Step 9: Get nervous as you approach the "moment of truth" (i.e. Will it work?!? Or will it be a complete and utter disaster?!)

Remove edges of springform pan and carefully peel away the parchment paper.
SUCCESS!!!!!!! And it's quite perfect around the edges, if I say so myself.

I let mine chill in the fridge overnight, and I'm glad I did. I mean check out how beautifully it sliced, even with that hefty amount of pastry cream filling!

Can you hear it calling your name?

Not sure what else to say about this dessert other than I loved it and I'm pretty sure you will too. It takes a little bit of time making the different components, but if you're more interested in flavor and not beauty you don't have to worry about doing the whole springform pan bit with the fruit around the edges. Just throw some filling onto a cake with some sliced fruit and top with another slice of cake.

Meticulously put together or rustically thrown together is your choice; either way your friends will love you.

Yours in making friends happy by making them fat,

Want the recipes for this cake?? Click on the "Read More" below.

FYI: I made a lemon chiffon cake today, but I've provided variations in making your own lemon, orange, coconut or chocolate chiffon cake. Chocolate chiffon cake?!? Oh man, I think I may need to make that ASAP...

Basic Chiffon Cake, from The Daring Bakers

Note: Variations on this basic cake are listed below. I made the lemon chiffon cake. YUM!!
Also, the recipe calls for an 8" springform pan. If you don't have one, split the batter between two 8" or 9" pans (with 2" sides). It won't fit in a single 8" pan.


1 cup + 2 tablespoons (270 ml) (5½ oz/155 gm) all-purpose flour
1 teaspoon (5 ml) (4 gm) baking powder
3/4 cups (180 ml) (6 oz /170 gm) sugar, divided
1/2 teaspoon (2½ ml) (1½ gm) salt, preferably kosher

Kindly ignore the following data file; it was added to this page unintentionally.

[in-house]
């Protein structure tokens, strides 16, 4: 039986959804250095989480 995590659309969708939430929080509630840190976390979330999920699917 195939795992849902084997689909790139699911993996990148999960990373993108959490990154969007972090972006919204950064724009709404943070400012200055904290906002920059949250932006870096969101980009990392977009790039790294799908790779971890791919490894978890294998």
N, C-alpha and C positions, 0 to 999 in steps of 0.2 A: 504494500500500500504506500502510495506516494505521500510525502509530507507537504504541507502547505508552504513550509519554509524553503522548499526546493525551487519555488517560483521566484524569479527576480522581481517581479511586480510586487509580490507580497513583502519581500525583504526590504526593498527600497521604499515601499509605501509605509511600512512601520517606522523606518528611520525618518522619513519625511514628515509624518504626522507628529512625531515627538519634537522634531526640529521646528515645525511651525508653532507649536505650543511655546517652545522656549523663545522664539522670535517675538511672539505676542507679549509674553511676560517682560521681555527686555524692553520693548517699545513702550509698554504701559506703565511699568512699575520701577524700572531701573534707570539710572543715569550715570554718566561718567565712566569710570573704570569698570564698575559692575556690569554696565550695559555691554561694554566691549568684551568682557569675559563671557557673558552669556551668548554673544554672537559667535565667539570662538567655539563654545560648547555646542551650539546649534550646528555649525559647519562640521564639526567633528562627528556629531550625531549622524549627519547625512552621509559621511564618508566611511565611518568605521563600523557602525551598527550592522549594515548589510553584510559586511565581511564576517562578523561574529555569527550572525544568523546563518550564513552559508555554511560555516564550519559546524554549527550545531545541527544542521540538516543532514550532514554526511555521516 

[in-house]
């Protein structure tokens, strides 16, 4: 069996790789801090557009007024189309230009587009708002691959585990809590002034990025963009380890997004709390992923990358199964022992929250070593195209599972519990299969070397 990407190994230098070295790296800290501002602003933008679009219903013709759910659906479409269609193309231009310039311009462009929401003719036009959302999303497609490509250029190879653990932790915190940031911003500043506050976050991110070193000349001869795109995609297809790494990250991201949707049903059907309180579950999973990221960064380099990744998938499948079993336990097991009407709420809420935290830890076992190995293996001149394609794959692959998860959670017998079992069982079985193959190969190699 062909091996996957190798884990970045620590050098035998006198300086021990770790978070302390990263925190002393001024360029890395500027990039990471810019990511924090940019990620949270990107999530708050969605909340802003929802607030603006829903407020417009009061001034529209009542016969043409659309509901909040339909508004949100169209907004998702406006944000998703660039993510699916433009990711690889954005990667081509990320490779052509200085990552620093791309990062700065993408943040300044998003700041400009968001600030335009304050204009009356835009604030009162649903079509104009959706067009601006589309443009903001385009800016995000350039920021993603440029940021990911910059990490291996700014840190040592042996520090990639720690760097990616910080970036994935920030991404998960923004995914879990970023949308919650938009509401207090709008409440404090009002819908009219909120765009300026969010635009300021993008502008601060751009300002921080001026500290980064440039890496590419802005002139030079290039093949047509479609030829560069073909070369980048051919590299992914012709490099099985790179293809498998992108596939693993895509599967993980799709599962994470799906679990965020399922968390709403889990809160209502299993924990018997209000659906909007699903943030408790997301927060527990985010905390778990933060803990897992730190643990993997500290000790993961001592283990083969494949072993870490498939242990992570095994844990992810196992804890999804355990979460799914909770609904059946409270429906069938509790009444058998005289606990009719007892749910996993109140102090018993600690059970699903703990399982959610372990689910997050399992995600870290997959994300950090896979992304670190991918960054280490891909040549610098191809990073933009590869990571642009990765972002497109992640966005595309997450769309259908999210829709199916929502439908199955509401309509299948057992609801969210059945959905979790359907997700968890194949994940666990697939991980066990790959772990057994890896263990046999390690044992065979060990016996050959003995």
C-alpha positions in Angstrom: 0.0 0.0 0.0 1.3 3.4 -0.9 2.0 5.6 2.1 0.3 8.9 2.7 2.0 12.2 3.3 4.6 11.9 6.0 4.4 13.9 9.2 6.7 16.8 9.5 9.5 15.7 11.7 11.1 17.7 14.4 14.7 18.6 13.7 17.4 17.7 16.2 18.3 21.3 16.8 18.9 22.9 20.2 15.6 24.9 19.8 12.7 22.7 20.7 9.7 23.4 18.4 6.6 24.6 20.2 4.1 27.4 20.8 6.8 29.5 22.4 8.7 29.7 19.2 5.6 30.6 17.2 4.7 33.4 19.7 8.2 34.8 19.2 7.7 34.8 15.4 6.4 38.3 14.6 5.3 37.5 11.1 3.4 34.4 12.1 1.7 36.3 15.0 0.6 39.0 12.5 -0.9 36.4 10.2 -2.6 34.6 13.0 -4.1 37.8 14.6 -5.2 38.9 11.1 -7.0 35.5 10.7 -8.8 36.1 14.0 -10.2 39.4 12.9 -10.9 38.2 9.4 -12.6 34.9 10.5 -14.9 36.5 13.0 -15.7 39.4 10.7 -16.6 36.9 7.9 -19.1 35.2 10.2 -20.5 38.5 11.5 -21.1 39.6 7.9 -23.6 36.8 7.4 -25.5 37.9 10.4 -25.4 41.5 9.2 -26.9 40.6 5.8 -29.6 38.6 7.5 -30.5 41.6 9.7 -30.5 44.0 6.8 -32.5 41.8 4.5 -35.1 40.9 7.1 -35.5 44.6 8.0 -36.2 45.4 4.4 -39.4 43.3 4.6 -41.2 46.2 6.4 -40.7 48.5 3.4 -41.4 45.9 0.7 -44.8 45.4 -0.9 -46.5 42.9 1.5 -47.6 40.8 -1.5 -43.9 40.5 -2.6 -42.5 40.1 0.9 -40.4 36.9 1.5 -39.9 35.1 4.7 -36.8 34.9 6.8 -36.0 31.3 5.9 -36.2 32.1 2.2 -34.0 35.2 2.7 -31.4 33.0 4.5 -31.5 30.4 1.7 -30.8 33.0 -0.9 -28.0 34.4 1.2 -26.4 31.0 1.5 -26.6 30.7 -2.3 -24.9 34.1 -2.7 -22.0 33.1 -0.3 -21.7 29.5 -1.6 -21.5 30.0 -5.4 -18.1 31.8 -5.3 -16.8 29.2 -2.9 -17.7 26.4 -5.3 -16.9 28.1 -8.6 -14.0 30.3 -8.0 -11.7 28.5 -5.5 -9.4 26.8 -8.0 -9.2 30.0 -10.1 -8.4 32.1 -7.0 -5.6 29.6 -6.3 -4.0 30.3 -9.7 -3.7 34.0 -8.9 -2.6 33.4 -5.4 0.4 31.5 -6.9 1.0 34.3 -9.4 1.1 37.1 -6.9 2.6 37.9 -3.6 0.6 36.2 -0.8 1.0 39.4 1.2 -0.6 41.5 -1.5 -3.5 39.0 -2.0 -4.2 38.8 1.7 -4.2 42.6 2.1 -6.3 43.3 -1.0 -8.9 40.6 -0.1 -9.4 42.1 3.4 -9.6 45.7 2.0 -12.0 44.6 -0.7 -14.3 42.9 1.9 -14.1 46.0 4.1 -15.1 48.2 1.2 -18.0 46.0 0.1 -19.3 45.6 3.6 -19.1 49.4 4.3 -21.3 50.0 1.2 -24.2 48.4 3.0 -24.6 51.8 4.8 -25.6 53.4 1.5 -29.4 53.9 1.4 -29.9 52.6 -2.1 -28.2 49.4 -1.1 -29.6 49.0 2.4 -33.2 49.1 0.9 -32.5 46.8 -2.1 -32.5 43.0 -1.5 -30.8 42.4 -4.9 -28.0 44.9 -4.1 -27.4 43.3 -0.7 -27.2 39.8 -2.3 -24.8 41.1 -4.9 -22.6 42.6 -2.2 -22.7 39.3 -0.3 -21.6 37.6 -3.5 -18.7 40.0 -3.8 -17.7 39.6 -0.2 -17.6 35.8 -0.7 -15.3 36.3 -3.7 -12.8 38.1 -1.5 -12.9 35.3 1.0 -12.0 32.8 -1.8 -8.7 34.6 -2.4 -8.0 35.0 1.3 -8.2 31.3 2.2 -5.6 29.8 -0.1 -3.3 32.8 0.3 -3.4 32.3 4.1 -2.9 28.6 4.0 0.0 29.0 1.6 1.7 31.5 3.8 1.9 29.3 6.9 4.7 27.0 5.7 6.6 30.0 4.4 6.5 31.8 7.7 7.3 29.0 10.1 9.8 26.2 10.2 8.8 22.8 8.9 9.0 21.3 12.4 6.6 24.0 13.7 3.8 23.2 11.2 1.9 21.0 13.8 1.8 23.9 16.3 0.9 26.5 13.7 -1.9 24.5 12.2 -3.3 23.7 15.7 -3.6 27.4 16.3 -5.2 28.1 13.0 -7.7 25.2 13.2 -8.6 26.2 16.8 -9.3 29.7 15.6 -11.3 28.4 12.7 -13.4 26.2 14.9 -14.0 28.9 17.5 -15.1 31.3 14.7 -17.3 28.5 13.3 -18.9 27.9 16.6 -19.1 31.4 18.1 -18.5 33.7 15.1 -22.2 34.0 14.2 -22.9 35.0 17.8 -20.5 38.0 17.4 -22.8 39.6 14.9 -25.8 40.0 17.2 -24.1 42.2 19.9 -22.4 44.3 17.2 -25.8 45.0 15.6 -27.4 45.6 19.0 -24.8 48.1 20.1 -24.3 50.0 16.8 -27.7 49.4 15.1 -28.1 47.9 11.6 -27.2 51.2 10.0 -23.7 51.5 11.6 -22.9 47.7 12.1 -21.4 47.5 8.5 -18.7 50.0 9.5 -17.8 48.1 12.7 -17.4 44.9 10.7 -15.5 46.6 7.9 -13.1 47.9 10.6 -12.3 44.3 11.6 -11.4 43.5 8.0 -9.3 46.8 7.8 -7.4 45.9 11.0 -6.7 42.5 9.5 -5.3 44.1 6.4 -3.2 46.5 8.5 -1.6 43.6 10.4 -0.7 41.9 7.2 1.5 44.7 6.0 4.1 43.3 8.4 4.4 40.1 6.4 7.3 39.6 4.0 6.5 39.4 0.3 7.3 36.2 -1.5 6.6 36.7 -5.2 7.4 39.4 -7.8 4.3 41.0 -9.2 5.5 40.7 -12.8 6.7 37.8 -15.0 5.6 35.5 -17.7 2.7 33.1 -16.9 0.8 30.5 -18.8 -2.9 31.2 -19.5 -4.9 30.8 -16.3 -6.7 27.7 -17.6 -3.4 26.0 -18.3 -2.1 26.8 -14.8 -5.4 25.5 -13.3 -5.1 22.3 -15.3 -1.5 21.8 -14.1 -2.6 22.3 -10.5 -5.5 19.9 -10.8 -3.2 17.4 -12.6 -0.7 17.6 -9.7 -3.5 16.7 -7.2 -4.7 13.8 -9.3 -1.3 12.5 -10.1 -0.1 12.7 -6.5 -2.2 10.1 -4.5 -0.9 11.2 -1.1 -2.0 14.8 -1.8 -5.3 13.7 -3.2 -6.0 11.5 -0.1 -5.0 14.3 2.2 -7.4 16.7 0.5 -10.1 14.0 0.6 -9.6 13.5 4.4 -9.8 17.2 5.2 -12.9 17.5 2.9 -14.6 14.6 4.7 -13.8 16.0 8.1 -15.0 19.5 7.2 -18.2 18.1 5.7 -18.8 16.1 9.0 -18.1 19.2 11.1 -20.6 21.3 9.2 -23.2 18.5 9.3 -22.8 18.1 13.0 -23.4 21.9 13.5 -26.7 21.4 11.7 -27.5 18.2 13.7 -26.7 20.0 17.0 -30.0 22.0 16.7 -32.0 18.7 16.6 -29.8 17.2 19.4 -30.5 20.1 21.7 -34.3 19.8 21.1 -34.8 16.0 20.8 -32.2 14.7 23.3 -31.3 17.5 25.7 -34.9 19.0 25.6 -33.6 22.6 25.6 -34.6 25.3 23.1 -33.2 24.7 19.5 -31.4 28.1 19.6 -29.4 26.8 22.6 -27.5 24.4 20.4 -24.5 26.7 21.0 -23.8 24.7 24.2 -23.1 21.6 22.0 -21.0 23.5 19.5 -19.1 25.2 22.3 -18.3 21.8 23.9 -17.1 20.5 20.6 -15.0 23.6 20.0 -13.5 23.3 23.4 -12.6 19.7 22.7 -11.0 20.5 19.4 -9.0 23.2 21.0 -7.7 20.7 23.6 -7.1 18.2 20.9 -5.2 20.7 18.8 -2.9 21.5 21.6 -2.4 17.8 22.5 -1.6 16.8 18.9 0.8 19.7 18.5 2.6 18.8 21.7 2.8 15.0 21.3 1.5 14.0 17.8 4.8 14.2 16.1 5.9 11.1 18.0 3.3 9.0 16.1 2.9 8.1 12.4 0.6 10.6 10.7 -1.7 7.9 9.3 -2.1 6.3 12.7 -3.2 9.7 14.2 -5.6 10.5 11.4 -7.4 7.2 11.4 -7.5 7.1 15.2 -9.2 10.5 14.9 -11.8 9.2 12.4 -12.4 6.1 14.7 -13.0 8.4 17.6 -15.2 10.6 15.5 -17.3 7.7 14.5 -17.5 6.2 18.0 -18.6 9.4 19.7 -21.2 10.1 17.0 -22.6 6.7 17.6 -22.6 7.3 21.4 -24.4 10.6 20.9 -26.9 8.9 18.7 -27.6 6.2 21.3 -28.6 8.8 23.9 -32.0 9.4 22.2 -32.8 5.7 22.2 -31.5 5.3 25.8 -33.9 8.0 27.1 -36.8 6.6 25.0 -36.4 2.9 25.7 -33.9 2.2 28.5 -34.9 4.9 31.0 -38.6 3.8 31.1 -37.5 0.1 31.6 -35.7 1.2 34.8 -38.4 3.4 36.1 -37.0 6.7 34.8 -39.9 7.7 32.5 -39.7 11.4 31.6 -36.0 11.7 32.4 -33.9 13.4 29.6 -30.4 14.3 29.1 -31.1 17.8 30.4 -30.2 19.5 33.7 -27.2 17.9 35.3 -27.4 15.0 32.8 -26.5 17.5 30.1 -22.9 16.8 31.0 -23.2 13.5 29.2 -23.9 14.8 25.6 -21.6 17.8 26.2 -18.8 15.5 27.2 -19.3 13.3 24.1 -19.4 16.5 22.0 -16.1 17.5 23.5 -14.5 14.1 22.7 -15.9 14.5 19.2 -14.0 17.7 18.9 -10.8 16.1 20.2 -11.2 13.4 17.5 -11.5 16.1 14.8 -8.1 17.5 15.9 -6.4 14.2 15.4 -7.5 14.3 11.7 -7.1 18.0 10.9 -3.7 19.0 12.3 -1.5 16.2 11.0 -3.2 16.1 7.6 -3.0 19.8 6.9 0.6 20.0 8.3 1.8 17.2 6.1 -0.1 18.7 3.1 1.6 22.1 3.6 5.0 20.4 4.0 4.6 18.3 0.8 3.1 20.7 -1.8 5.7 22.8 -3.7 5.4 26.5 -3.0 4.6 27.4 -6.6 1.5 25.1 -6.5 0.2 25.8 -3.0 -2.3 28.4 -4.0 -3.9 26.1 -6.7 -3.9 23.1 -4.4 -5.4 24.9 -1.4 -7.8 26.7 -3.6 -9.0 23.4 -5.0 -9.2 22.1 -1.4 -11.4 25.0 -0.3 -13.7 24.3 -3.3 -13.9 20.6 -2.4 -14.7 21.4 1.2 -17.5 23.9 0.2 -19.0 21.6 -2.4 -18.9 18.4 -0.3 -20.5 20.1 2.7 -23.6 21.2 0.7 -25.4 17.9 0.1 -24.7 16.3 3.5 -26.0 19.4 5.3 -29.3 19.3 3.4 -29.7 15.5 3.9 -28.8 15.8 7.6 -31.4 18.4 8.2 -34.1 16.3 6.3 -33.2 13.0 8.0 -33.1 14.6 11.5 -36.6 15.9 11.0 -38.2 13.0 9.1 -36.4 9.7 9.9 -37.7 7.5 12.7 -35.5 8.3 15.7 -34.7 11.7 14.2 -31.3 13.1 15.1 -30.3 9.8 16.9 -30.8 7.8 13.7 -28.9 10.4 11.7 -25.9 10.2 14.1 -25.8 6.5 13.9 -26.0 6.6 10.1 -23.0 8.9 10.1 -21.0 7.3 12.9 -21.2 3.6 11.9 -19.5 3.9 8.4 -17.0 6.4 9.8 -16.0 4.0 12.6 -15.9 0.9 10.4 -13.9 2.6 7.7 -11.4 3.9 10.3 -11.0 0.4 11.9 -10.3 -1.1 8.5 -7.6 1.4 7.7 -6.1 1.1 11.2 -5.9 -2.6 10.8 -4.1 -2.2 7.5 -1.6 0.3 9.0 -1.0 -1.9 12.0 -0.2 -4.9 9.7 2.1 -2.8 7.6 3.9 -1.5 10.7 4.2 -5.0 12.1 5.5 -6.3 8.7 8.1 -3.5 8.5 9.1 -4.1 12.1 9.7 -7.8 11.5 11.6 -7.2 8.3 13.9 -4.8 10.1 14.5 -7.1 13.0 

1/4 cup (2 fl oz/60 ml) vegetable oil
3 large egg yolks
⅓ cup + 1 tablespoon (3.17 fl oz/95 ml) water
1 teaspoon (5 ml) pure vanilla extract
3/4 teaspoon (3¾ ml) (3 gm) lemon zest, grated
5 large egg whites
¼ teaspoon (1¼ ml) (1 gm) cream of tartar


1. Preheat the oven to moderate 325°F (160°C/gas mark 3).

2. Line the bottom of an 8-inch (20 cm) spring form pan with parchment paper. Do not grease the
sides of the pan. (Use two 8" or 9" pans if you don't have a spring form pan.)

3. In a large mixing bowl, stir together the flour and baking powder. Add in all but 3 tablespoons (45
ml.) of sugar, and all of the salt. Stir to combine.

4. In a small bowl combine the oil, egg yolks, water, vanilla and lemon zest. Whisk thoroughly.

5. Combine with the dry ingredients and mix thoroughly (by hand) for about one minute, or until very smooth.

6. Put the egg whites into a stand mixer, and beat on medium speed using a whisk attachment on a
medium speed, until frothy. Add cream of tartar and beat on a medium speed until the whites hold
soft peaks. Slowly add the remaining sugar and beat on a medium-high speed until the whites hold
firm and form shiny peaks.

7. Using a grease free rubber spatula, scoop about ⅓ of the whites into the yolk mixture and fold in
gently. Gently fold in the remaining whites just until combined.